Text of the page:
“I’ve really struggled here at Lake Louise in the past. I really didn’t do well here when I was at the NorAm level, kind of figuring it out. This year the snow is just so perfect that I was able to push hard and ski like I want to ski and be competitive. So I’m really happy with how it worked out,” said Ganong. “On a day like today it’s the best day to be a racer – it’s perfect conditions, perfect weather, sunny. It’s a good start to the winter.”

Wind and cold temperatures, often in play at Lake Louise, were no one’s excuse for poor performance on the day. But the first speed race of the season has a way of creating its own drama even when Mother Nature is in full cooperation.

“On race day people get really over-amped sometimes. You saw that today, like Jansrud had some mistakes and some of the other favorites had mistakes because they were pushing really hard. For me it’s all about staying relaxed and skiing within myself and having fun and trusting in my ability,” remarked Ganong.

The Californian holds onto the American Downhillers’ denim vest this week after Steven Nyman finished tied for 16th with Patrick Kueng and Andrew Weibrecht, who had to take a rerun after being flagged off course, finished tied for 24th with Bostjan Kline. Vermont native Drew Duffy made his World Cup debut but lost his outside ski on the bumpy terrain. He slid toward the fences but was able to get up and ski down without injury.

“Hopefully next week my teammates are knocking at the door with me. I’d be proud to hand (the vest) off to the next guy or hold onto it for another week,” said Ganong.

Weibrecht was flagged when Austrian Markus Duerager crashed and tumbled through the nets at Claire’s Corner, the last significant turn on course. He was helicoptered off the slope and transported via ambulance to Banff Mineral Springs Hospital and then transferred to Foothills Medical Centre in Calgary, where he underwent surgery for a broken tibia and fibula in his left leg and a broken left wrist.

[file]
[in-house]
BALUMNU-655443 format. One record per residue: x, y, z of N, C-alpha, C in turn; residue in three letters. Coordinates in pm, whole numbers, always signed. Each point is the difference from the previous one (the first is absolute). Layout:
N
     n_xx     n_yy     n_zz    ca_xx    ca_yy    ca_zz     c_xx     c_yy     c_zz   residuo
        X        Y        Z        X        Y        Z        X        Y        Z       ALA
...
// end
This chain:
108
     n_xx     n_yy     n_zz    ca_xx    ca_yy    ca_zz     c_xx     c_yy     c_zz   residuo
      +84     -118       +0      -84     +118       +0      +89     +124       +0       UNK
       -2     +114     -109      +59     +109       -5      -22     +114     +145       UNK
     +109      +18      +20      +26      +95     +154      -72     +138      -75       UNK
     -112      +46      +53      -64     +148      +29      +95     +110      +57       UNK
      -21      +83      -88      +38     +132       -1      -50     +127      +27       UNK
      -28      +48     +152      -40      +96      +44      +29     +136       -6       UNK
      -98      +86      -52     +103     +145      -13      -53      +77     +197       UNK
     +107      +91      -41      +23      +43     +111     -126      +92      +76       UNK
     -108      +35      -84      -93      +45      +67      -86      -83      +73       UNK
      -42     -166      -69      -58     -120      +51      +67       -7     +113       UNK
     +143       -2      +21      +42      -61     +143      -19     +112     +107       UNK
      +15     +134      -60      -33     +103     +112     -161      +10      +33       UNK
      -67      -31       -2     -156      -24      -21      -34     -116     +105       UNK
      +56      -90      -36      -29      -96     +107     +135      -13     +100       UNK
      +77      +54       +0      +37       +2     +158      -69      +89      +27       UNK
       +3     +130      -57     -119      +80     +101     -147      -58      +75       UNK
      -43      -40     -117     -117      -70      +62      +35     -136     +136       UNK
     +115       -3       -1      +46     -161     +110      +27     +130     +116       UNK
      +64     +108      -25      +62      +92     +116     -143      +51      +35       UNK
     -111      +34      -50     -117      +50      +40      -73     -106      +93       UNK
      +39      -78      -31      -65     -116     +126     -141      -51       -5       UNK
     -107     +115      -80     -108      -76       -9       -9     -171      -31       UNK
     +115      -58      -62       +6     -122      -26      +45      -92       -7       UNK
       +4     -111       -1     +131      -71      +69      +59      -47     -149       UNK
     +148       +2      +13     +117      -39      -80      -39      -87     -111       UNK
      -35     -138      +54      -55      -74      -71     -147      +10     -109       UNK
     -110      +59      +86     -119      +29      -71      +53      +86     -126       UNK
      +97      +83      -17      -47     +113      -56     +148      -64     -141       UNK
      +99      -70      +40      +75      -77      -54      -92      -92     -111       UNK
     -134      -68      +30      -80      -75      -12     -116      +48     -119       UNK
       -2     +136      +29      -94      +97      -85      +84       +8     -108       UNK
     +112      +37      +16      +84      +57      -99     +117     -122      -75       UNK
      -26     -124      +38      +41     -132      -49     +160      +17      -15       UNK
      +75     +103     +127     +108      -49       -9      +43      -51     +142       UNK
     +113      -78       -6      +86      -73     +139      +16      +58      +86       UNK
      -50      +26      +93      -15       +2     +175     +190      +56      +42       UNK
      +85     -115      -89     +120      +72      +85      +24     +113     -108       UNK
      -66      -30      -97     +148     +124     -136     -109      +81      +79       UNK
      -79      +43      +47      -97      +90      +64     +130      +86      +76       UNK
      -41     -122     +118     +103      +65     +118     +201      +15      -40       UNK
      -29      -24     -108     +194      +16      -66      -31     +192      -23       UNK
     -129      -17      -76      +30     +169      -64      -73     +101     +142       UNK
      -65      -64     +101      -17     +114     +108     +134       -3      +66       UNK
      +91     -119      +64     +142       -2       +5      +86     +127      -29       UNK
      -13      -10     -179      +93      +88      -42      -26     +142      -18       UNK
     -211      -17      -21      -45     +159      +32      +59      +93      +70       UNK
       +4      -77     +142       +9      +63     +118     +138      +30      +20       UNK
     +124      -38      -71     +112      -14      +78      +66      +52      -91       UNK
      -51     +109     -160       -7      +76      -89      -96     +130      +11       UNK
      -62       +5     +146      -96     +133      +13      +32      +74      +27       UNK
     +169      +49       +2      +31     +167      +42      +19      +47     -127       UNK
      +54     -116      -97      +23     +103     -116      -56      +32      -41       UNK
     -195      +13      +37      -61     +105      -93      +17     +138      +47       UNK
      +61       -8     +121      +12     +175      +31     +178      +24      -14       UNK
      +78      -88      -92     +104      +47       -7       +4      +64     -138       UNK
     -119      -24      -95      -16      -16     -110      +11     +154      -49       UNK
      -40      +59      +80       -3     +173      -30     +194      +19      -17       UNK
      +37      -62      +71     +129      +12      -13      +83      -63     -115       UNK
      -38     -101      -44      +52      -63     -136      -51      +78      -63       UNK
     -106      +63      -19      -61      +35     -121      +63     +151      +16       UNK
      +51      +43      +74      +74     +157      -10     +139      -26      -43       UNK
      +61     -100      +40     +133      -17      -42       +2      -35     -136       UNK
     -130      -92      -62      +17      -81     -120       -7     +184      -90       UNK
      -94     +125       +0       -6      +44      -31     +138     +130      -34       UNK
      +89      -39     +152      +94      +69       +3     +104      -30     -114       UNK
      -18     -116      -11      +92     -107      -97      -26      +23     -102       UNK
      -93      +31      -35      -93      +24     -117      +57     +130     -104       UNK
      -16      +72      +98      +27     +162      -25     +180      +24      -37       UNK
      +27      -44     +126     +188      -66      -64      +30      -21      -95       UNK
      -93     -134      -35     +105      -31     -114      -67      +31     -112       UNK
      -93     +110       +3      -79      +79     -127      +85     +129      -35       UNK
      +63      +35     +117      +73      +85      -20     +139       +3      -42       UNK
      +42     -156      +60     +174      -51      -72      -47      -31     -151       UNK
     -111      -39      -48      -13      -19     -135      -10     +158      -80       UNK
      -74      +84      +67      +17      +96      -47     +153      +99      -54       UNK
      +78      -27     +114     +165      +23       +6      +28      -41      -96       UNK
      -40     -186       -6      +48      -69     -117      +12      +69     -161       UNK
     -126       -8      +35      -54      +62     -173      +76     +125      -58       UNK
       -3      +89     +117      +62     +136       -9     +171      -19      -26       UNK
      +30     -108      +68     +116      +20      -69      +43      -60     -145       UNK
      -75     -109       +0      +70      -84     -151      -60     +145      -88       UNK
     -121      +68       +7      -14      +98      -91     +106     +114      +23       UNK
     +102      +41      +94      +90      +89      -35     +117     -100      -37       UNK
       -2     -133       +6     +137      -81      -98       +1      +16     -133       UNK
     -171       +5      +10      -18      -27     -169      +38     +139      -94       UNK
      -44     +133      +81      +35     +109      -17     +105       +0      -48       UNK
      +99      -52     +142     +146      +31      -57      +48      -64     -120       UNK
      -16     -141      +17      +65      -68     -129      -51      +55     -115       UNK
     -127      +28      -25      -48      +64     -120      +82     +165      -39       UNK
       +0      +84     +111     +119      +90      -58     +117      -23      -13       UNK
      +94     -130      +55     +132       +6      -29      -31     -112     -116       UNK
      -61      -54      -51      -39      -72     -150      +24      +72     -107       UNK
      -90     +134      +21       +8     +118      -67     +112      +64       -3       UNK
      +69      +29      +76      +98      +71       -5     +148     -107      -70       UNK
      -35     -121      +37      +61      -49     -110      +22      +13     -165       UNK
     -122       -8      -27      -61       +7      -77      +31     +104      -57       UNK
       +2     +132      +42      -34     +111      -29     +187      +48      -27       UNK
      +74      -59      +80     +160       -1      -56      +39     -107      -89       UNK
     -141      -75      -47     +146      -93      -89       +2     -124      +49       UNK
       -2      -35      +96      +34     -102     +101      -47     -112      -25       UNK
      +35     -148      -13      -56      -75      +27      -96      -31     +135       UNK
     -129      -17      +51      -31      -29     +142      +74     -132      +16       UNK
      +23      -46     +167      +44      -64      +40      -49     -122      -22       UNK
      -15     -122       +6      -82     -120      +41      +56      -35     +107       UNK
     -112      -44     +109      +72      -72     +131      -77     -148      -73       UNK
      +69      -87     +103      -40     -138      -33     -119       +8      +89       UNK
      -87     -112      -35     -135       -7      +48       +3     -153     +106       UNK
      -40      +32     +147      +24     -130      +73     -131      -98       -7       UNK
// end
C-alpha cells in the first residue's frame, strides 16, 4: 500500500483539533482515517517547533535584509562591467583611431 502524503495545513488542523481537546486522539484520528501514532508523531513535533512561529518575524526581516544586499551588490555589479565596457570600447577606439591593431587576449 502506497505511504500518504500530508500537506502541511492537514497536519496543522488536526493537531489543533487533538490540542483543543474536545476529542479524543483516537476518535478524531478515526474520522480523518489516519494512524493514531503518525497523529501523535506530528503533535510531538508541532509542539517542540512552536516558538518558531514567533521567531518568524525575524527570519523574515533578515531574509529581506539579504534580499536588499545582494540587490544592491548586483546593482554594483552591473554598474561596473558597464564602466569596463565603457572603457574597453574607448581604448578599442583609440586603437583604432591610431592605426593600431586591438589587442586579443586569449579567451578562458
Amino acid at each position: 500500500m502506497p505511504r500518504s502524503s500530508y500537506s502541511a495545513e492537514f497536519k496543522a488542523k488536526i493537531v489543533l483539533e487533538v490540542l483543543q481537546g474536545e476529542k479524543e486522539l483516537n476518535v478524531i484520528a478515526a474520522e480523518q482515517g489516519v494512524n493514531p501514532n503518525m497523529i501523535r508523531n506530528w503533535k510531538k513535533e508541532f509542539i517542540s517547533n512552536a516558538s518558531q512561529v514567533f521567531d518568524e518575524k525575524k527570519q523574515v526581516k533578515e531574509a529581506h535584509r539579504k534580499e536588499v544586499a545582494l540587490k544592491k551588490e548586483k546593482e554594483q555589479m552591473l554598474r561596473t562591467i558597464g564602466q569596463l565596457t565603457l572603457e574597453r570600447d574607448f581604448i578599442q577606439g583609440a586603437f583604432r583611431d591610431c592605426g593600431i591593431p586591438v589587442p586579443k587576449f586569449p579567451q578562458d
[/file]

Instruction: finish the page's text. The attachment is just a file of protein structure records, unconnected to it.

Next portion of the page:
The men will race a super G at Lake Louise on Sunday morning with the start set for 11:00 a.m. local time.

See more photos from this race here.


The Scoop

By Hank McKee

  1. Svindal, Head/Head/Head
  2. Fill, Atomic/Atomic/Atomic
  3. Ganong, Atomic/Atomic/Atomic
  4. Fayed, Head/Head/Head
  5. Janka, Rossignol/Rossignol/Rossignol
  6. Franz, Atomic/Atomic/Atomic
  7. Paris, Nordica/Nordica/Marker
  8. Mayer, Head/Head/Head
  9. Jansrud, Head/Head/Head
  10. Guay, Head/Head/Head
  • Men’s World Cup downhill, Lake Louise, Canada, Nov. 28, 2015. … It is the fourth of 87 races in the 2015-16 season, the second of 45 originally scheduled for men with one cancellation. … It is the first of 11 scheduled men’s downhills. … It is the 100th World Cup race held at Lake Louise. … The 61st downhill.
  • Norway’s Kjetil Jansrud won the last downhill at the site, Nov. 29, 2014. … He was also among the three fastest finishers in the three training runs this season.
  • It is the 26th World Cup win for Aksel Lund Svindal and his seventh at Lake Louise, though just the second in downhill. … His other downhill win at the site came Nov. 24, 2012.
  • It is the 12th career World Cup podium for Peter Fill and his third scored at Lake Louise. … He won the downhill at the site Nov. 29, 2008.
  • It is the third career World Cup podium for Travis Ganong, his previous two both in downhill and both in the 2014 calendar year. … He won at Santa Catarina Dec. 28, 2014 and was third at Kvitfjell Feb. 28, 2014. … All three of his podiums have come on the 28th day of a month.
  • It is the 70th career top-10 World Cup result for Erik Guay and his 11th at Lake Louise. … It is his 41st top 10 in downhill. … It is the 31st top-six placing for Steven Nyman. … And the 17th best of 28 scoring results for Benjamin Thomsen. … It is the second best downhill showing at Lake Louise for Andrew Weibrecht … and it is the 13th time Manuel Osborne-Paradis has scored at Lake Louise.
  • Svindal claims the overall standings lead 107-100 over Ted Ligety (did not race). …Fill is third with 80pts. … Ganong is fifth with 60pts.
  • Austria leads the men’s Nations Cup 287-284 over France. … Italy is third with 252. … The U.S. is fifth with 196pts and Canada eighth with 37pts.

Official Results

 1  20  421328 SVINDAL Aksel Lund 1982 NOR  1:47.29  0.00